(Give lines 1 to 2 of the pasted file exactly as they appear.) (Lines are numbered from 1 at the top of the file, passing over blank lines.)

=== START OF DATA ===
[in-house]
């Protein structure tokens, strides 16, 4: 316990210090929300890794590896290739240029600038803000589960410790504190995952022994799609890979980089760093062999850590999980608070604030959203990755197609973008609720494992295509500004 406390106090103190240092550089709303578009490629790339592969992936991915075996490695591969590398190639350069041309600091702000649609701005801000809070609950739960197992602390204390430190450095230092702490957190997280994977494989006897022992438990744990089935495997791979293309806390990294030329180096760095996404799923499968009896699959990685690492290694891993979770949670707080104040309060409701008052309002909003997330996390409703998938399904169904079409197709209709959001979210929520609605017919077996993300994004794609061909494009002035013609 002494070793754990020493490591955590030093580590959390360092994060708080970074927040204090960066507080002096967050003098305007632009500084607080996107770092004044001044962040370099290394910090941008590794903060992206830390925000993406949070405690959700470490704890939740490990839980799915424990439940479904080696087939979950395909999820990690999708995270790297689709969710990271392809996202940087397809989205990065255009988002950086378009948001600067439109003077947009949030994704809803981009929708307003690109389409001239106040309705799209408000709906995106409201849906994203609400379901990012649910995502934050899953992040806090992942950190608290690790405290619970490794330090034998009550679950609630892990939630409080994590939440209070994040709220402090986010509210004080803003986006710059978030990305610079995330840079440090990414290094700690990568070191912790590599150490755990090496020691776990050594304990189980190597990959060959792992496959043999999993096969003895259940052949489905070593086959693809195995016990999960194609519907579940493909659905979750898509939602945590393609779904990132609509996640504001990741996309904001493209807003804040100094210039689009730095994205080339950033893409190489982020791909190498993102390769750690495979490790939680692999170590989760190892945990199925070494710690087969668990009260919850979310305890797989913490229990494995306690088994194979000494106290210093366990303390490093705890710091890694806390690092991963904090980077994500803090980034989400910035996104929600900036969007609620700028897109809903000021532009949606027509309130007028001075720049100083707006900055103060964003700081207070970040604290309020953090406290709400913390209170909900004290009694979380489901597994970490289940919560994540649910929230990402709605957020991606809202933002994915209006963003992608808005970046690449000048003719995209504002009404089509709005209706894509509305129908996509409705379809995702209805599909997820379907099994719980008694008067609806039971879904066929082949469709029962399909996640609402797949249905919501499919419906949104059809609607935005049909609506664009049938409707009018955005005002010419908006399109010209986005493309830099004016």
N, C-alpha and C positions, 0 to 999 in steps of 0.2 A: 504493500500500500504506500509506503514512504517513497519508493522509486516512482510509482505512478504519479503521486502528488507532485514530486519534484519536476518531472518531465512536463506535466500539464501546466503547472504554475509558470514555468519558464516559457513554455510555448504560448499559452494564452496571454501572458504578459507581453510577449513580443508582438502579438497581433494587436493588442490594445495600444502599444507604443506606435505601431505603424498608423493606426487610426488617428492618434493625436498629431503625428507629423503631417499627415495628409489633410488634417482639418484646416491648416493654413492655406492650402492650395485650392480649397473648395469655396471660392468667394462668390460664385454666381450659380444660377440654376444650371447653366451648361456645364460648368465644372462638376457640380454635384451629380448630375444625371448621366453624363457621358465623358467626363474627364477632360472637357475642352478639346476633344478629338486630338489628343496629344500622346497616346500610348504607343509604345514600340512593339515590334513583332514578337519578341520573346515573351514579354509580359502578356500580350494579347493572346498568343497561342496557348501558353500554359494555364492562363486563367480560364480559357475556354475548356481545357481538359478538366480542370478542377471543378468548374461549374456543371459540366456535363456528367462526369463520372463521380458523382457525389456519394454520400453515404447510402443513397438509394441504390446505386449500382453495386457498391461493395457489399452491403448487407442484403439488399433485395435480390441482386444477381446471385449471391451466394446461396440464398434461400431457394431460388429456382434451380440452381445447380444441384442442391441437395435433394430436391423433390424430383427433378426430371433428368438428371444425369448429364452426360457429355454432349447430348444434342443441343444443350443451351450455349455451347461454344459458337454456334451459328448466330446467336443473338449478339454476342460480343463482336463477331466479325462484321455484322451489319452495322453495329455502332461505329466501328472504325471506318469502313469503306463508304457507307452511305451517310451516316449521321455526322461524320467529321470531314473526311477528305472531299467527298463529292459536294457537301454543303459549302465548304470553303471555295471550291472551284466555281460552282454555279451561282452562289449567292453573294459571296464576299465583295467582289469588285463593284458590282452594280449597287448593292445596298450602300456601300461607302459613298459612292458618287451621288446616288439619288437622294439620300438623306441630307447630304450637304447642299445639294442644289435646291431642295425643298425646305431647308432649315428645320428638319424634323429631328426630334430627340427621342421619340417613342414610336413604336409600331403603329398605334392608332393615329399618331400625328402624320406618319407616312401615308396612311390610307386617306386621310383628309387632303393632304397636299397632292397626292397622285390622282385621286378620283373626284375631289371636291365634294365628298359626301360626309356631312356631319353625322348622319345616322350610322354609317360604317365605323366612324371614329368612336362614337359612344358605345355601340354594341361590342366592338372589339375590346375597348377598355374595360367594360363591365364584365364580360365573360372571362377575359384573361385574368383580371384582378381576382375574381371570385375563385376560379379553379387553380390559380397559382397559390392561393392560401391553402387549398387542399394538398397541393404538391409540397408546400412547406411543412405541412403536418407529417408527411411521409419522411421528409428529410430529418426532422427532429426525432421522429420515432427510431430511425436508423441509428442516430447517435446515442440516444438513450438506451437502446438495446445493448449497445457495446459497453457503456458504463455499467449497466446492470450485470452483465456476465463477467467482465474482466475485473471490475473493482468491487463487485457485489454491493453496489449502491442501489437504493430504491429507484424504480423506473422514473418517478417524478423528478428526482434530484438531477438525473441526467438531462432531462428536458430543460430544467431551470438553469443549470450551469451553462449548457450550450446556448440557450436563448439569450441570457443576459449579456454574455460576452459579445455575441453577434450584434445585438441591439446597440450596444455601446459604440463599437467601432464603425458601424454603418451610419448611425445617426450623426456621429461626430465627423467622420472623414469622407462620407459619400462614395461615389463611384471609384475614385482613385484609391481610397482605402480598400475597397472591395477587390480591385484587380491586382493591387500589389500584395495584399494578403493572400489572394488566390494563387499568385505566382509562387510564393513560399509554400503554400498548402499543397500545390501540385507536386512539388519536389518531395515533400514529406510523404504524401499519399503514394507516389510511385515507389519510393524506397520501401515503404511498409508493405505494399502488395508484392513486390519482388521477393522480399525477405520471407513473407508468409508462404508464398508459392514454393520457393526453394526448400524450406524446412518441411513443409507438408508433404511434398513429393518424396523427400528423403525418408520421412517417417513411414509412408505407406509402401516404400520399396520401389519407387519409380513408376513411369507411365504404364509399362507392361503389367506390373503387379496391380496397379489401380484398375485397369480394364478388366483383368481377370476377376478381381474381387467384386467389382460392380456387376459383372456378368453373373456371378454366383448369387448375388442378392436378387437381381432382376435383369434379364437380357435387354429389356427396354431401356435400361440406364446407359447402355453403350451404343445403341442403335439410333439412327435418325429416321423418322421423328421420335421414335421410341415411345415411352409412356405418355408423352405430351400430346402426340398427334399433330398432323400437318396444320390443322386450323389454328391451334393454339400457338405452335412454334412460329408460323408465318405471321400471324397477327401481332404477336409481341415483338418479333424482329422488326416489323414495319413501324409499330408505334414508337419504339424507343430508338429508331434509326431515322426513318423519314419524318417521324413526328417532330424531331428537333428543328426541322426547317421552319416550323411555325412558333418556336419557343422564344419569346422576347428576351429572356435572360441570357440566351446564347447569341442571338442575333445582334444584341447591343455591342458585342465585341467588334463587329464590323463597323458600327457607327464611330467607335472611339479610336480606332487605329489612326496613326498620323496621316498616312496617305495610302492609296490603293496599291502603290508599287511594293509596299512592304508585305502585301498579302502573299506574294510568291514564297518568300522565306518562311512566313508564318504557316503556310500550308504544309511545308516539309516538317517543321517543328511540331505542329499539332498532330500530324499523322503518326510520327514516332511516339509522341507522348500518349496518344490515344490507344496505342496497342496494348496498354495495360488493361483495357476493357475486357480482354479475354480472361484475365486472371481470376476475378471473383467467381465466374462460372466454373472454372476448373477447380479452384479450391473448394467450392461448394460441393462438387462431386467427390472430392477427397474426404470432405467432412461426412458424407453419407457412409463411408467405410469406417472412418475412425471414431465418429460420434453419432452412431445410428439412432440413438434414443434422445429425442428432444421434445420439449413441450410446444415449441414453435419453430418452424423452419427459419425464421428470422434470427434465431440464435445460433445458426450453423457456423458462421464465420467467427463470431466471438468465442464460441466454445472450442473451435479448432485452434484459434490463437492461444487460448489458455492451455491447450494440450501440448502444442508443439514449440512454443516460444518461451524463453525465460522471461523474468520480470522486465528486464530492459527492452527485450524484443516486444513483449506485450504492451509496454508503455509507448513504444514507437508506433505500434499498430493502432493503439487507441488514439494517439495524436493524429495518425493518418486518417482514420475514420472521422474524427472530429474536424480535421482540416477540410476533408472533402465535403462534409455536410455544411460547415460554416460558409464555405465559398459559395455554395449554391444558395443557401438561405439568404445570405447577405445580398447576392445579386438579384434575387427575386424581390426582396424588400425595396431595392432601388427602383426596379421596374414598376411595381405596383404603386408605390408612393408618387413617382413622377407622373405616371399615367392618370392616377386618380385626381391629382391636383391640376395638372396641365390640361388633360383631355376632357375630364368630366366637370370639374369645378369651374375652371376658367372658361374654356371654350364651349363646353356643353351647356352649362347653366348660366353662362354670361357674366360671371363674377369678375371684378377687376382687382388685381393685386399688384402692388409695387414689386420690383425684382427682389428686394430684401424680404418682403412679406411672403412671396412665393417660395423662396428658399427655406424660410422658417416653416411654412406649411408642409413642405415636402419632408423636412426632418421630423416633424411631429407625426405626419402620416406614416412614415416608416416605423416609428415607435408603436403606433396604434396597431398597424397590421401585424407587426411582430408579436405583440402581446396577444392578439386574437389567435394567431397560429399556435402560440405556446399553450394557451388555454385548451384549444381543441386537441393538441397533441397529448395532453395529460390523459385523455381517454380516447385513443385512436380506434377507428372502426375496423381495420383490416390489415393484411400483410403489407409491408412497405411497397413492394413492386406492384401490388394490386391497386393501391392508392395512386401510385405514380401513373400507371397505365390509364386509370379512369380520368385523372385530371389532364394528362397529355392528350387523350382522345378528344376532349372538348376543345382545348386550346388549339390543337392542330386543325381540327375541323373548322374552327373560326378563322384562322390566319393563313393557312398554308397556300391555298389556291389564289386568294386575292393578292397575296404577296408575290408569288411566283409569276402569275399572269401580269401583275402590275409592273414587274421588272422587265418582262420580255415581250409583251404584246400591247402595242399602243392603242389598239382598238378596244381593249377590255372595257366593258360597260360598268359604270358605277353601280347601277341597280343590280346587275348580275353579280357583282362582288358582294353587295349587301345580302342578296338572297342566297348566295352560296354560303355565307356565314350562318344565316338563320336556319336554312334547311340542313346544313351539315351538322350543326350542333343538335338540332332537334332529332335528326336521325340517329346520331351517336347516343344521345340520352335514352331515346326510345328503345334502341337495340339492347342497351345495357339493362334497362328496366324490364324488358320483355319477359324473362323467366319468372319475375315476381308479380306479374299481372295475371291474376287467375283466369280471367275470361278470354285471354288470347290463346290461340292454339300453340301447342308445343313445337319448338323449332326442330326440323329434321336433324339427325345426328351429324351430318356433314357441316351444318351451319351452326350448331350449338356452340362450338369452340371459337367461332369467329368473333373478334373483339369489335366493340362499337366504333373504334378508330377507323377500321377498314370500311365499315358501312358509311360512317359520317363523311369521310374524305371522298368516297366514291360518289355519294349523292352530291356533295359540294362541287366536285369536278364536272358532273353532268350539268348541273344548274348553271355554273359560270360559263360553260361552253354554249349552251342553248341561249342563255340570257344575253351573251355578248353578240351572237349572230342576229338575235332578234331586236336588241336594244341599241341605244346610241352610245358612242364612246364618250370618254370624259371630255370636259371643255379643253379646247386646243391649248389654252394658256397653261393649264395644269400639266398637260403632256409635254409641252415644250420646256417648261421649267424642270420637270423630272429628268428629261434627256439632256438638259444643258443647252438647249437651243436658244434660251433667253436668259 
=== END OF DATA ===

[in-house]
């Protein structure tokens, strides 16, 4: 316990210090929300890794590896290739240029600038803000589960410790504190995952022994799609890979980089760093062999850590999980608070604030959203990755197609973008609720494992295509500004 406390106090103190240092550089709303578009490629790339592969992936991915075996490695591969590398190639350069041309600091702000649609701005801000809070609950739960197992602390204390430190450095230092702490957190997280994977494989006897022992438990744990089935495997791979293309806390990294030329180096760095996404799923499968009896699959990685690492290694891993979770949670707080104040309060409701008052309002909003997330996390409703998938399904169904079409197709209709959001979210929520609605017919077996993300994004794609061909494009002035013609 002494070793754990020493490591955590030093580590959390360092994060708080970074927040204090960066507080002096967050003098305007632009500084607080996107770092004044001044962040370099290394910090941008590794903060992206830390925000993406949070405690959700470490704890939740490990839980799915424990439940479904080696087939979950395909999820990690999708995270790297689709969710990271392809996202940087397809989205990065255009988002950086378009948001600067439109003077947009949030994704809803981009929708307003690109389409001239106040309705799209408000709906995106409201849906994203609400379901990012649910995502934050899953992040806090992942950190608290690790405290619970490794330090034998009550679950609630892990939630409080994590939440209070994040709220402090986010509210004080803003986006710059978030990305610079995330840079440090990414290094700690990568070191912790590599150490755990090496020691776990050594304990189980190597990959060959792992496959043999999993096969003895259940052949489905070593086959693809195995016990999960194609519907579940493909659905979750898509939602945590393609779904990132609509996640504001990741996309904001493209807003804040100094210039689009730095994205080339950033893409190489982020791909190498993102390769750690495979490790939680692999170590989760190892945990199925070494710690087969668990009260919850979310305890797989913490229990494995306690088994194979000494106290210093366990303390490093705890710091890694806390690092991963904090980077994500803090980034989400910035996104929600900036969007609620700028897109809903000021532009949606027509309130007028001075720049100083707006900055103060964003700081207070970040604290309020953090406290709400913390209170909900004290009694979380489901597994970490289940919560994540649910929230990402709605957020991606809202933002994915209006963003992608808005970046690449000048003719995209504002009404089509709005209706894509509305129908996509409705379809995702209805599909997820379907099994719980008694008067609806039971879904066929082949469709029962399909996640609402797949249905919501499919419906949104059809609607935005049909609506664009049938409707009018955005005002010419908006399109010209986005493309830099004016």